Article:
The Slavery Adverts 250 Project chronicles the role of newspaper advertising in perpetuating slavery in the era of the American Revolution. The project seeks to reveal the ubiquity of slavery in eighteenth-century life from New England to Georgia by republishing advertisements about enslaved people – for sale as individuals or in groups, wanted to purchase or for hire for short periods, runaways who liberated themselves, and those who were subsequently captured and confined in jails and workhouses – in daily digests on this site as well as in real time via the @SlaveAdverts250 Twitter feed, utilizing twenty-first-century media to stand in for the print media of the eighteenth century.

The project aims to provide modern audiences with a sense of just how often colonists encountered these advertisements in their daily lives. Enslaved men, women, and children appeared in print somewhere in the colonies almost every single day. Those advertisements served as a constant backdrop for social, cultural, economic, and political life in colonial and revolutionary America. Colonists who did not purport to own enslaved people were still confronted with slavery as well as invited to maintain the system by purchasing enslaved men, women, and children or assisting in the capture of so-called “runaways” who sought to free themselves from bondage. The frequency of these newspaper advertisements suggests just how embedded slavery was in colonial and revolutionary American culture in everyday interactions beyond the printed page.

These advertisements also testify to the experiences of enslaved men, women, and children, though readers must consider that those experiences have been remediated through descriptions offered by enslavers rather than enslaved people themselves. Often unnamed in the advertisements, enslaved men, women, and children were not invisible or unimportant in early America.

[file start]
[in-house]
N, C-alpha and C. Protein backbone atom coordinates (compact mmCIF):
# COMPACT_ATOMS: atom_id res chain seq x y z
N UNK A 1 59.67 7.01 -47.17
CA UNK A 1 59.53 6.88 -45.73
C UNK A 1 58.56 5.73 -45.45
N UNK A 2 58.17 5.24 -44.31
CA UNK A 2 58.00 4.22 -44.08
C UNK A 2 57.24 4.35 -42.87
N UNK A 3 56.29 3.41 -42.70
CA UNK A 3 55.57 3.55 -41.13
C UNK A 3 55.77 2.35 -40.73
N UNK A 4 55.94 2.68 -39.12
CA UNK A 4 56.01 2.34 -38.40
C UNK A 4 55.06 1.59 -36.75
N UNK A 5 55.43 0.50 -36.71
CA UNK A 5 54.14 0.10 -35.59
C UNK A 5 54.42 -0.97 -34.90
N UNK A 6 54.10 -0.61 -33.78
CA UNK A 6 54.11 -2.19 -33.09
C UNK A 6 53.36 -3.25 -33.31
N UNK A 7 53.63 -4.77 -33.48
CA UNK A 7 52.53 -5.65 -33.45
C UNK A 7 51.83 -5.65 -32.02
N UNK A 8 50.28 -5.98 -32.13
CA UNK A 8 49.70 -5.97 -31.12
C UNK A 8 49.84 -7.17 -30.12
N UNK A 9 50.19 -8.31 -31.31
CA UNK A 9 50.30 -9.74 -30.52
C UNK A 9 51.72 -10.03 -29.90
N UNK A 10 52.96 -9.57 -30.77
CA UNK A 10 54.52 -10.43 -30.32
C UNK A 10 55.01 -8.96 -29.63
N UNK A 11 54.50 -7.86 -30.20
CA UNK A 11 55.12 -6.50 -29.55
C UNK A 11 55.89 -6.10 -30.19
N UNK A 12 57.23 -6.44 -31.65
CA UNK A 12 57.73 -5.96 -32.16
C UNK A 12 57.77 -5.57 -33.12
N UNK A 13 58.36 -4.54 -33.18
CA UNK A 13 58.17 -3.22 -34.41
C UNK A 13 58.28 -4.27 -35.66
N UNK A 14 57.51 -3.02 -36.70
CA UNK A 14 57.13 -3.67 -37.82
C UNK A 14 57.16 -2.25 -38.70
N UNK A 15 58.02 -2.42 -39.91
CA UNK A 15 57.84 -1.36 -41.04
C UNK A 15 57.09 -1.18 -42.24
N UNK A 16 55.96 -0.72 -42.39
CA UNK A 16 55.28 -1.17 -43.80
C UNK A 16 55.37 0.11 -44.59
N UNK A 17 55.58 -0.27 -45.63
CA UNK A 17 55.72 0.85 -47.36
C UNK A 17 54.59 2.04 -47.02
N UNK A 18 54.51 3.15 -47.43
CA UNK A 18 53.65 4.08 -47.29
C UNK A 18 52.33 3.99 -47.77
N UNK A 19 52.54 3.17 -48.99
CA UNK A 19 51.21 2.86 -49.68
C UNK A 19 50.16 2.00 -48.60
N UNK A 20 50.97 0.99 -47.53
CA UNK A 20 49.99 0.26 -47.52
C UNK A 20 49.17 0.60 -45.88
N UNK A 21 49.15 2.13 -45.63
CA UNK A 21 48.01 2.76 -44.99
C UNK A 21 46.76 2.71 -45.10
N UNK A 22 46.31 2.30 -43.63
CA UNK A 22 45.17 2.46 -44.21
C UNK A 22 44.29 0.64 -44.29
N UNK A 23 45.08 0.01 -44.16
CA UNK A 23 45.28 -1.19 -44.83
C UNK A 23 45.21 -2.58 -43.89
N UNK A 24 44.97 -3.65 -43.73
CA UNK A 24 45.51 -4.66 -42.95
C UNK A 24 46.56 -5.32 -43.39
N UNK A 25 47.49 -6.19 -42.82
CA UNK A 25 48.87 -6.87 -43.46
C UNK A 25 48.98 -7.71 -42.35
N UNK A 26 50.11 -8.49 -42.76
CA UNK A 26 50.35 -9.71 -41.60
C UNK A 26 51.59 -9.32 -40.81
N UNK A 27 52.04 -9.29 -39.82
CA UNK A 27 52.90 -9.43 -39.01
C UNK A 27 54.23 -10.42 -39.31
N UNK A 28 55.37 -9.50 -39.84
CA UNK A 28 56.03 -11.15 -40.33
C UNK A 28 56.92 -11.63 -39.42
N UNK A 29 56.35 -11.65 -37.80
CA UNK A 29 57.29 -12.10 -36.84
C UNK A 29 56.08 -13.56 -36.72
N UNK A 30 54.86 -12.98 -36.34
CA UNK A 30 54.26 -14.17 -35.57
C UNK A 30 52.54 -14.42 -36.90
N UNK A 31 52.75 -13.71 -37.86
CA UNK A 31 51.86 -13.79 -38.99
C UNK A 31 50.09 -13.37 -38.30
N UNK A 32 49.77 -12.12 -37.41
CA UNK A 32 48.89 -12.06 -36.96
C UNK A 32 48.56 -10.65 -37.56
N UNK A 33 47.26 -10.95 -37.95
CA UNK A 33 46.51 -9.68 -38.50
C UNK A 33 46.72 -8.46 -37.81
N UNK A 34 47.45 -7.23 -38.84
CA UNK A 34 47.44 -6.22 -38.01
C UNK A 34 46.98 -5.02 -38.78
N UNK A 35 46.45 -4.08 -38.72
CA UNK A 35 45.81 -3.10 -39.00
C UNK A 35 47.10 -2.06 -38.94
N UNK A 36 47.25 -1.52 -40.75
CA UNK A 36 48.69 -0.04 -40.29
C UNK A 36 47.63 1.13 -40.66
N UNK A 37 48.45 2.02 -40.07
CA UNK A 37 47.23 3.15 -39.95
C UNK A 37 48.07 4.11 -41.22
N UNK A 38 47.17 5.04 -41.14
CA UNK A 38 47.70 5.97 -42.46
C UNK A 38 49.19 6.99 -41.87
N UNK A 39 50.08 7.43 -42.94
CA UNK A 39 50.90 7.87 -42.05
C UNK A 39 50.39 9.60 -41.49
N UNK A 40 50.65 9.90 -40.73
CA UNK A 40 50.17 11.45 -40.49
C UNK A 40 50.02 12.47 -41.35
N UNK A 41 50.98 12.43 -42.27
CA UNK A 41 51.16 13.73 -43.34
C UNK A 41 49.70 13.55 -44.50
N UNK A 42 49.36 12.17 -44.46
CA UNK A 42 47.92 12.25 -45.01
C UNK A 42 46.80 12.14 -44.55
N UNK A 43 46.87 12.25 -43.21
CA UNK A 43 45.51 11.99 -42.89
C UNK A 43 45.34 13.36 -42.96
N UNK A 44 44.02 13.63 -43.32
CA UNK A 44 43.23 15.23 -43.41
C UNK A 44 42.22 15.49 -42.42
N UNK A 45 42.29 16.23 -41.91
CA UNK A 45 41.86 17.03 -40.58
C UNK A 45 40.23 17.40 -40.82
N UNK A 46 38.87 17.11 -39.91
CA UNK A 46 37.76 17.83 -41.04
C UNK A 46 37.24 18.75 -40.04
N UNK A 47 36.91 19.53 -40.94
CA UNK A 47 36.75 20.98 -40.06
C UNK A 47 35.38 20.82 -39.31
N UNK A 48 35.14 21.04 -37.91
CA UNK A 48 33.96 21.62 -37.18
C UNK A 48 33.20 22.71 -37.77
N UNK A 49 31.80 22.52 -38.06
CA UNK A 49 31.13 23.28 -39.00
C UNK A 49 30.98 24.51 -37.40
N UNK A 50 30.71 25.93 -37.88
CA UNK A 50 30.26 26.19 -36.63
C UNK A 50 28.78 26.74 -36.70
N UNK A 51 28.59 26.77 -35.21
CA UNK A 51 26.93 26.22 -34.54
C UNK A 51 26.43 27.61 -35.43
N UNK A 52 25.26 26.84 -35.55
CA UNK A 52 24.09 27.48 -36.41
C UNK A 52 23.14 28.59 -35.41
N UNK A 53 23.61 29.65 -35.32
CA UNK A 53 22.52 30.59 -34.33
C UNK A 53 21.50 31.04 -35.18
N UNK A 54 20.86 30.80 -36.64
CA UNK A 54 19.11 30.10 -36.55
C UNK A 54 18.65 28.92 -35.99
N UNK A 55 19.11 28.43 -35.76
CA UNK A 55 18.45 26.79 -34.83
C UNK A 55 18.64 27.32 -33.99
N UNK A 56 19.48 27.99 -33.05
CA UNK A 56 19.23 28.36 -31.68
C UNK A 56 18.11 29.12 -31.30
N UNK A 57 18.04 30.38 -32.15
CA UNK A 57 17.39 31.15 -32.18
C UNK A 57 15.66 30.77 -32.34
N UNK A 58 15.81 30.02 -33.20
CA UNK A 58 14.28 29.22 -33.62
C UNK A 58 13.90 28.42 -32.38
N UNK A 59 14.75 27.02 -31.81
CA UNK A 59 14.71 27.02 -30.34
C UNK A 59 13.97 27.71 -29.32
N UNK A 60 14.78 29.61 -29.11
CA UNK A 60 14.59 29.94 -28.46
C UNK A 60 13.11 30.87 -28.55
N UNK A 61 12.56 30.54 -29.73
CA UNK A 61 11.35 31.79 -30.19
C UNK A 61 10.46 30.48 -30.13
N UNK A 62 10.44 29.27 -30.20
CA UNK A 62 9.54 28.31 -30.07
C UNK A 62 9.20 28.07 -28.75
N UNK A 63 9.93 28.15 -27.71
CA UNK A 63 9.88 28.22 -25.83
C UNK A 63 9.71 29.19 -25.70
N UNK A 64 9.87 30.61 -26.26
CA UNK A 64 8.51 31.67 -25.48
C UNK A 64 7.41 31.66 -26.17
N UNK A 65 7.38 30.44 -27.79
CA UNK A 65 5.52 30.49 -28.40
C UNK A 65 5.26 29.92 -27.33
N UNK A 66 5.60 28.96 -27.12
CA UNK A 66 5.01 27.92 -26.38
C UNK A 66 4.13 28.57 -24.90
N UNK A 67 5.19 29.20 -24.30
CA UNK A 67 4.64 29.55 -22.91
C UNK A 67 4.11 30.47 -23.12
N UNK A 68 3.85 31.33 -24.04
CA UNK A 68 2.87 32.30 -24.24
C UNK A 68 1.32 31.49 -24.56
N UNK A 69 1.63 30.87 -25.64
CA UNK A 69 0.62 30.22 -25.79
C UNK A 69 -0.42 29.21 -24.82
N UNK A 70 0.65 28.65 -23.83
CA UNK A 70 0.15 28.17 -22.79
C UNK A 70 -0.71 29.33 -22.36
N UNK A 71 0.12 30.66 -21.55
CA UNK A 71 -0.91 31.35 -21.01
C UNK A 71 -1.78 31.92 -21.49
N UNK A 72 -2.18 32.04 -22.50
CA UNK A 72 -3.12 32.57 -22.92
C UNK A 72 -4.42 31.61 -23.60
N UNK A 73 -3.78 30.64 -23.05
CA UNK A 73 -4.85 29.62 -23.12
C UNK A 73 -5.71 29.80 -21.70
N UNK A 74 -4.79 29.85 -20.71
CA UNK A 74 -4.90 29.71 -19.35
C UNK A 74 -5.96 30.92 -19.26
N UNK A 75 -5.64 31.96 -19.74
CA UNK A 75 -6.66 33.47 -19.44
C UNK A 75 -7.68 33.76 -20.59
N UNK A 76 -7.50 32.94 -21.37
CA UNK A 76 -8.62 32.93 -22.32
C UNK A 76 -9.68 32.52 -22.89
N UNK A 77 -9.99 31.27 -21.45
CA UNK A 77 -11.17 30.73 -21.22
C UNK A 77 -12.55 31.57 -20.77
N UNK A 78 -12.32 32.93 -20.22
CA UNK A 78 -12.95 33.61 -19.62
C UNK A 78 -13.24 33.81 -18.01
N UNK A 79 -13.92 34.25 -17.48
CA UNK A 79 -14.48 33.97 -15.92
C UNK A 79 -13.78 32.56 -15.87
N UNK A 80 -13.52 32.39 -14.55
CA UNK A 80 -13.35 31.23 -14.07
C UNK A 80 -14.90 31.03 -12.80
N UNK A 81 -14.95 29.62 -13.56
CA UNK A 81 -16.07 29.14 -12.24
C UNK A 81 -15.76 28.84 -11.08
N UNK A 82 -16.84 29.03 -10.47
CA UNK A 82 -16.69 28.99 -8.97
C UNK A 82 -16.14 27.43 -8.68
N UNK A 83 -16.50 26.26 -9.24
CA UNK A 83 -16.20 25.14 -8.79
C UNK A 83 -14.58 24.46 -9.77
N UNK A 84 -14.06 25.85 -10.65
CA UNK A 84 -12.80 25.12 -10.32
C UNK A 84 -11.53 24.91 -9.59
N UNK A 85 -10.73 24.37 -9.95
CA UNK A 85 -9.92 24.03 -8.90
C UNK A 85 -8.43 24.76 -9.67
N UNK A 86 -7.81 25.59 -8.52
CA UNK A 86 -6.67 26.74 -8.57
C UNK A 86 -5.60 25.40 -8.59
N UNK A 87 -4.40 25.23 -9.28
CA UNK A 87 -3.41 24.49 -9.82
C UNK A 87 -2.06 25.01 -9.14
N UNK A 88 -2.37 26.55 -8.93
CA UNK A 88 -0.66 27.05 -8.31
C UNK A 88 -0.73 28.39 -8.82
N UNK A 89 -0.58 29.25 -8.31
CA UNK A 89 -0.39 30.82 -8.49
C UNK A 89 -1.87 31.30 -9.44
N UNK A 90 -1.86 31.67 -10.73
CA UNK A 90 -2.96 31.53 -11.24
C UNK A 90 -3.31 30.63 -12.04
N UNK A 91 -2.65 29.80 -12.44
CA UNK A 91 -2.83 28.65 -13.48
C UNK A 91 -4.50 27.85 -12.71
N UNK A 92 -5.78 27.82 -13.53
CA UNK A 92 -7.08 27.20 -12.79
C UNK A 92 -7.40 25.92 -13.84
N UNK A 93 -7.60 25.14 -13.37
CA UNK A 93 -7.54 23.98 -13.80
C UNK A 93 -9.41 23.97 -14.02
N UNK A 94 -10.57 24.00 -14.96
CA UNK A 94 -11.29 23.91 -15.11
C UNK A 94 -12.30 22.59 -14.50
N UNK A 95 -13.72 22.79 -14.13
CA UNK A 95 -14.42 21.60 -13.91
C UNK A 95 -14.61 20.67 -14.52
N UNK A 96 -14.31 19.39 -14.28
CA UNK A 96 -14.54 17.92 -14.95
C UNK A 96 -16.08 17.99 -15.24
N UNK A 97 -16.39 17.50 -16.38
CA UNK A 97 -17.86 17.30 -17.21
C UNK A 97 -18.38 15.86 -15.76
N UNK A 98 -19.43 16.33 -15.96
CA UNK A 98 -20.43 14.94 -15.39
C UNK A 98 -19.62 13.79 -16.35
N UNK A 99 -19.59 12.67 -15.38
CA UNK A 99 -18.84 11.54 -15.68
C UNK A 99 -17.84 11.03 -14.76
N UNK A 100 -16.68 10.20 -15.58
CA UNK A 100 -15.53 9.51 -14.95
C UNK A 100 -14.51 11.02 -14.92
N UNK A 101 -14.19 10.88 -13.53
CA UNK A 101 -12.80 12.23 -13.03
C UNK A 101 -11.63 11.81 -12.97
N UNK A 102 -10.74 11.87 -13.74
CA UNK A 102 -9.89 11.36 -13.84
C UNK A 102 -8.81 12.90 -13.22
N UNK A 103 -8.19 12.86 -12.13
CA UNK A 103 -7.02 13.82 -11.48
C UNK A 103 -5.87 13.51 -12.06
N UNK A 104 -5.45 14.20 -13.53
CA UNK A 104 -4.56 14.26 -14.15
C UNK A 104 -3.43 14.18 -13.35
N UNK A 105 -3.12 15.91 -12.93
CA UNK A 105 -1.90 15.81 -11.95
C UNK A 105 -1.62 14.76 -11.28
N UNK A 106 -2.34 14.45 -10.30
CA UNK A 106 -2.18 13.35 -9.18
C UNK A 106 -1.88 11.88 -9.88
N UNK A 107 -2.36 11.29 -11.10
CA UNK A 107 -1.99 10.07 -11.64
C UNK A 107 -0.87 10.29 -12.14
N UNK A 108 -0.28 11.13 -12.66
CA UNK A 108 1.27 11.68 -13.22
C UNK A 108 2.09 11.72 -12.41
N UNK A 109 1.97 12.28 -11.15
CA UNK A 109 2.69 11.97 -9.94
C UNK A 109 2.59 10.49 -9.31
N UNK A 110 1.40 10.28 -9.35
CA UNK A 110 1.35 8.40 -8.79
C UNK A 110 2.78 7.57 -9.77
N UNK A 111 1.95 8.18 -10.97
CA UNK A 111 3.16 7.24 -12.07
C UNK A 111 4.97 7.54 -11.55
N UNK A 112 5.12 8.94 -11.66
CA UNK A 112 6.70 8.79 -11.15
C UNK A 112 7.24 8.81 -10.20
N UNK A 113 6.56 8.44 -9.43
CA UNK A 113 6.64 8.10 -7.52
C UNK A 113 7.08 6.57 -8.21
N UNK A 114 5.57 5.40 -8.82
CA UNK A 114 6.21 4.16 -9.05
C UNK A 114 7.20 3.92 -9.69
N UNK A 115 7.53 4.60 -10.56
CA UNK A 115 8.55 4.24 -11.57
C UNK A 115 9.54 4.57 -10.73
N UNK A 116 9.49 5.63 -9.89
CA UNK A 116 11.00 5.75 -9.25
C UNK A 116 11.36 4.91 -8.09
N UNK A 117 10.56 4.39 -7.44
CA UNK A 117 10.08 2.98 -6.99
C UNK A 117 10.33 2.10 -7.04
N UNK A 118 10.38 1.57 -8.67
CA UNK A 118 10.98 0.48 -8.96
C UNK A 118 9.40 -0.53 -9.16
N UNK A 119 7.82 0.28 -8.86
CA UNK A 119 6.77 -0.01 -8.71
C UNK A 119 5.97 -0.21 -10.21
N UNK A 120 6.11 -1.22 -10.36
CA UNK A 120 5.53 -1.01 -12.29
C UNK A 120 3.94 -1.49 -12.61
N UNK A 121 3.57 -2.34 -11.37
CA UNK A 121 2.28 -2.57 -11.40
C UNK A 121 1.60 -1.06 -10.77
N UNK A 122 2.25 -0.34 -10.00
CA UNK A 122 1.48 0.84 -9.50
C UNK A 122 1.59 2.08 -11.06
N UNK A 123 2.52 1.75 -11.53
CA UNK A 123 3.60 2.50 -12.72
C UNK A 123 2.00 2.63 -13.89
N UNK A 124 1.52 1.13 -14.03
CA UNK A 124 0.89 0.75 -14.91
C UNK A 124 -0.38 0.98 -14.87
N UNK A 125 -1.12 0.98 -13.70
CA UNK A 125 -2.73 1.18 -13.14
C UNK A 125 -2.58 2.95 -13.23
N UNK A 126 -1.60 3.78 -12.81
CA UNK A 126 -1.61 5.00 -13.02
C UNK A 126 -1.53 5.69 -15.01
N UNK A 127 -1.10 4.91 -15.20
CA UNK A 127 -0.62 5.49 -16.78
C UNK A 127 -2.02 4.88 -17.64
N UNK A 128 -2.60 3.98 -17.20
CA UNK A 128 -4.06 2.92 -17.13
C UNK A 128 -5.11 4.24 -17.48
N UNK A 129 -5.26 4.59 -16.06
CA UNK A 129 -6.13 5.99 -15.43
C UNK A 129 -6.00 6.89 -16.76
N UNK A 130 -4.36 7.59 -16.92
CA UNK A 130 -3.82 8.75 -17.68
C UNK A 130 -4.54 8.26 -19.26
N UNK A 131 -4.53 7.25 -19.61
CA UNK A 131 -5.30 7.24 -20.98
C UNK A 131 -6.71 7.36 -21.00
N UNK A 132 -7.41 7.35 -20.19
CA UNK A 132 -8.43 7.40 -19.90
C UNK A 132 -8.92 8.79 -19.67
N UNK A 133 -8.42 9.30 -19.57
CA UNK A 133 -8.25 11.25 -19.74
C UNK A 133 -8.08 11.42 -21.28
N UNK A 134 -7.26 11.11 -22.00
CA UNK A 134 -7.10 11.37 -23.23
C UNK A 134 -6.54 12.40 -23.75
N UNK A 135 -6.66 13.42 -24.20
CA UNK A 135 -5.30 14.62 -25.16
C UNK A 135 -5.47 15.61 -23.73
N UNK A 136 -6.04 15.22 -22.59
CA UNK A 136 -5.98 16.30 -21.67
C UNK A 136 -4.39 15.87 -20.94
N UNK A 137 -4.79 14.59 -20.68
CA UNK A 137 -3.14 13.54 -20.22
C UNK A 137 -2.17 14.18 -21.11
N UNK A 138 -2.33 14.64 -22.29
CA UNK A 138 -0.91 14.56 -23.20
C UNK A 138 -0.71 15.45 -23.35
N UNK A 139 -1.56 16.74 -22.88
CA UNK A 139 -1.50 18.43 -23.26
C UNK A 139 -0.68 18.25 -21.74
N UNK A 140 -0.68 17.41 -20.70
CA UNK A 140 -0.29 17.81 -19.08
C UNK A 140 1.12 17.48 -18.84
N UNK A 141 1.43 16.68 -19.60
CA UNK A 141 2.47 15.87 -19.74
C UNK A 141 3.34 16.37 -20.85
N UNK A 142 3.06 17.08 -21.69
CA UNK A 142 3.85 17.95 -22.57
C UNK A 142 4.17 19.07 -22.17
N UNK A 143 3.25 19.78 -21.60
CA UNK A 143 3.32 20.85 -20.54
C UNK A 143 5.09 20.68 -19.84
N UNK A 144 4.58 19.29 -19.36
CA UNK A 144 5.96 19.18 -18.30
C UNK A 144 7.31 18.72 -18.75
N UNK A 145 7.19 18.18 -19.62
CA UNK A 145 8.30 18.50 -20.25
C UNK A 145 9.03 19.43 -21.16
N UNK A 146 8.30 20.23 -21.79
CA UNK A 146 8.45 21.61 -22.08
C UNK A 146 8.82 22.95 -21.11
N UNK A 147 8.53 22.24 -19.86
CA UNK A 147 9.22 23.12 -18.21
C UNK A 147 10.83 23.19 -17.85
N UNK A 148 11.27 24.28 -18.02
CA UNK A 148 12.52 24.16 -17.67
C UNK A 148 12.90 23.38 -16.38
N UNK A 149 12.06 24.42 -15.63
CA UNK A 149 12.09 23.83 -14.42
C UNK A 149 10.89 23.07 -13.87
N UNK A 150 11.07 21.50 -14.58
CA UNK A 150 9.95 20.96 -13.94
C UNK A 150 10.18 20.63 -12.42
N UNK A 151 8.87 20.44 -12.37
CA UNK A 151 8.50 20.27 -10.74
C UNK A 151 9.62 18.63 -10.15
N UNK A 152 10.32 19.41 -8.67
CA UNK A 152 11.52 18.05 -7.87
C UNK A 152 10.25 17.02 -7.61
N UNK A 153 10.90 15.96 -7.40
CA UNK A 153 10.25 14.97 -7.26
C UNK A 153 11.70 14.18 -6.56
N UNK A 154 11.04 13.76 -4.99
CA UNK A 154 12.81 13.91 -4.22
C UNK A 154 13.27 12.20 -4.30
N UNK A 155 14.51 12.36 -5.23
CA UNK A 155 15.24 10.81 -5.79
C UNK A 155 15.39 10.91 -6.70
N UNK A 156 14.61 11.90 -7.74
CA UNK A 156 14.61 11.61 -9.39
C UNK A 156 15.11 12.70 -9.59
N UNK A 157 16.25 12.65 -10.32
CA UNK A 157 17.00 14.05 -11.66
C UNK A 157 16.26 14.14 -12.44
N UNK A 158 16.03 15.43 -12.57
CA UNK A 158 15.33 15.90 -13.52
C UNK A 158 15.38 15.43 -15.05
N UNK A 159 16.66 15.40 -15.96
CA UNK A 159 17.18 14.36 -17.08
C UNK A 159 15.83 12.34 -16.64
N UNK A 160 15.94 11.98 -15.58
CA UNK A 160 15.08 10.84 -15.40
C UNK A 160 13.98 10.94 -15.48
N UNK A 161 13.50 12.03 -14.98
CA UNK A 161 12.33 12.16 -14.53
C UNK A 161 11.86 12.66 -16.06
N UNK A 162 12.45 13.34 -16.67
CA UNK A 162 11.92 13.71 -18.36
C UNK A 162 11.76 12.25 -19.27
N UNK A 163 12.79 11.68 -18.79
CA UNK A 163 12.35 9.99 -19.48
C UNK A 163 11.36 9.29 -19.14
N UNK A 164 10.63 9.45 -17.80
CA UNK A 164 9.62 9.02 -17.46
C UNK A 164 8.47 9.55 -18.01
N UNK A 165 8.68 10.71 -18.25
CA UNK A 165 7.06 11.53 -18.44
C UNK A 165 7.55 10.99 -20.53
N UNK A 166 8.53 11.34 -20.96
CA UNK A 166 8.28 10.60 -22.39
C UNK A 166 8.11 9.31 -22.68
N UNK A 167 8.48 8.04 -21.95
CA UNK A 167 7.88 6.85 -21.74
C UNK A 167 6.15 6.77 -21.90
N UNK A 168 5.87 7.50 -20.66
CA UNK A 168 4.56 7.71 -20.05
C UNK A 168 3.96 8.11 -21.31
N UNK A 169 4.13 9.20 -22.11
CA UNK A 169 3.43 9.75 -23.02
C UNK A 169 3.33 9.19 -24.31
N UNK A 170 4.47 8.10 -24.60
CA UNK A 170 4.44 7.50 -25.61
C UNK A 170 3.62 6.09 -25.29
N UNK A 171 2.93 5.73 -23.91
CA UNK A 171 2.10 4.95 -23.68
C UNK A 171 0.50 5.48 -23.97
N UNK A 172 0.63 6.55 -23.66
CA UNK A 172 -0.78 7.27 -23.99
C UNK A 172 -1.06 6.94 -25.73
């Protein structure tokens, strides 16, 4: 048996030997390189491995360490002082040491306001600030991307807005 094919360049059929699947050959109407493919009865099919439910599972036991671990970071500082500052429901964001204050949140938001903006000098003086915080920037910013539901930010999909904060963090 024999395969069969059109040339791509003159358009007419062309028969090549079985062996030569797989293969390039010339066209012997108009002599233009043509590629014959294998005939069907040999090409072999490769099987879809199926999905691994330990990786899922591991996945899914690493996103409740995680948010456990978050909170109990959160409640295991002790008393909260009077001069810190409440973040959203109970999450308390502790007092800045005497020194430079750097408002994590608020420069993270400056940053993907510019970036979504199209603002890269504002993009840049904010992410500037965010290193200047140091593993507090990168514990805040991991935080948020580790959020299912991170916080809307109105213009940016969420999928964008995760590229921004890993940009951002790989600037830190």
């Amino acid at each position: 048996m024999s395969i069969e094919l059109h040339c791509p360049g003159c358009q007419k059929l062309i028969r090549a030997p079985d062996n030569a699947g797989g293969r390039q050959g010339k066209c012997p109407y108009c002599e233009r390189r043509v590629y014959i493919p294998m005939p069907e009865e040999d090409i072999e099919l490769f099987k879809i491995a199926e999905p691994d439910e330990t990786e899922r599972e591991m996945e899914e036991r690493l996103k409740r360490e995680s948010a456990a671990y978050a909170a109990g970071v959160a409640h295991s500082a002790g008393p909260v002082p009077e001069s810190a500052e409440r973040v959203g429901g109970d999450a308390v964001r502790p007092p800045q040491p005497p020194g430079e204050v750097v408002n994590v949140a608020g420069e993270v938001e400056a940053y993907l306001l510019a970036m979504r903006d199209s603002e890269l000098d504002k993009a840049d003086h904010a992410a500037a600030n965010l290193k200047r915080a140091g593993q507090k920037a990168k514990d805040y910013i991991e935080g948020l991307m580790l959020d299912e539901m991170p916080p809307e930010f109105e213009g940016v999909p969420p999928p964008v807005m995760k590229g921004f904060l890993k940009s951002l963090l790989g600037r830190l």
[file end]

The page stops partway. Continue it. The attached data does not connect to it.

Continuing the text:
These advertisements appeared in colonial American newspapers 250 years ago today.

Connecticut Courant (September 10, 1771).

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South-Carolina and American General Gazette (September 10, 1771).

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South-Carolina and American General Gazette (September 10, 1771).

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South-Carolina and American General Gazette (September 10, 1771).

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South-Carolina and American General Gazette (September 10, 1771).

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South-Carolina and American General Gazette (September 10, 1771).

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South-Carolina and American General Gazette (September 10, 1771).

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South-Carolina and American General Gazette (September 10, 1771).

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South-Carolina Gazette and Country Journal (September 10, 1771).

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South-Carolina Gazette and Country Journal (September 10, 1771).

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South-Carolina Gazette and Country Journal (September 10, 1771).

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South-Carolina Gazette and Country Journal (September 10, 1771).

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South-Carolina Gazette and Country Journal (September 10, 1771).

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South-Carolina Gazette and Country Journal (September 10, 1771).

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South-Carolina Gazette and Country Journal (September 10, 1771).

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South-Carolina Gazette and Country Journal (September 10, 1771).

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South-Carolina Gazette and Country Journal (September 10, 1771).

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South-Carolina Gazette and Country Journal (September 10, 1771).